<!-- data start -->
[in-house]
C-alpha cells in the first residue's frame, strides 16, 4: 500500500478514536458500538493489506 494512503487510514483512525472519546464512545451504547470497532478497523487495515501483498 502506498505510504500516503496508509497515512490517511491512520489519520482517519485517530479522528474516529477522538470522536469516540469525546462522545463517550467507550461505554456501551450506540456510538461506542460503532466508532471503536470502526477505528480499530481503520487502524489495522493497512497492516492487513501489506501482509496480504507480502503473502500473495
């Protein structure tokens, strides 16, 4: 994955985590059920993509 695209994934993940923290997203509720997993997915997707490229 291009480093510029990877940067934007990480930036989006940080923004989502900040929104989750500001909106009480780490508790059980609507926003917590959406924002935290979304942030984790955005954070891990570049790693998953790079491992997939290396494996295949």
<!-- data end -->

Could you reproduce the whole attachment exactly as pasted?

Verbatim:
[in-house]
C-alpha cells in the first residue's frame, strides 16, 4: 500500500478514536458500538493489506 494512503487510514483512525472519546464512545451504547470497532478497523487495515501483498 502506498505510504500516503496508509497515512490517511491512520489519520482517519485517530479522528474516529477522538470522536469516540469525546462522545463517550467507550461505554456501551450506540456510538461506542460503532466508532471503536470502526477505528480499530481503520487502524489495522493497512497492516492487513501489506501482509496480504507480502503473502500473495
């Protein structure tokens, strides 16, 4: 994955985590059920993509 695209994934993940923290997203509720997993997915997707490229 291009480093510029990877940067934007990480930036989006940080923004989502900040929104989750500001909106009480780490508790059980609507926003917590959406924002935290979304942030984790955005954070891990570049790693998953790079491992997939290396494996295949």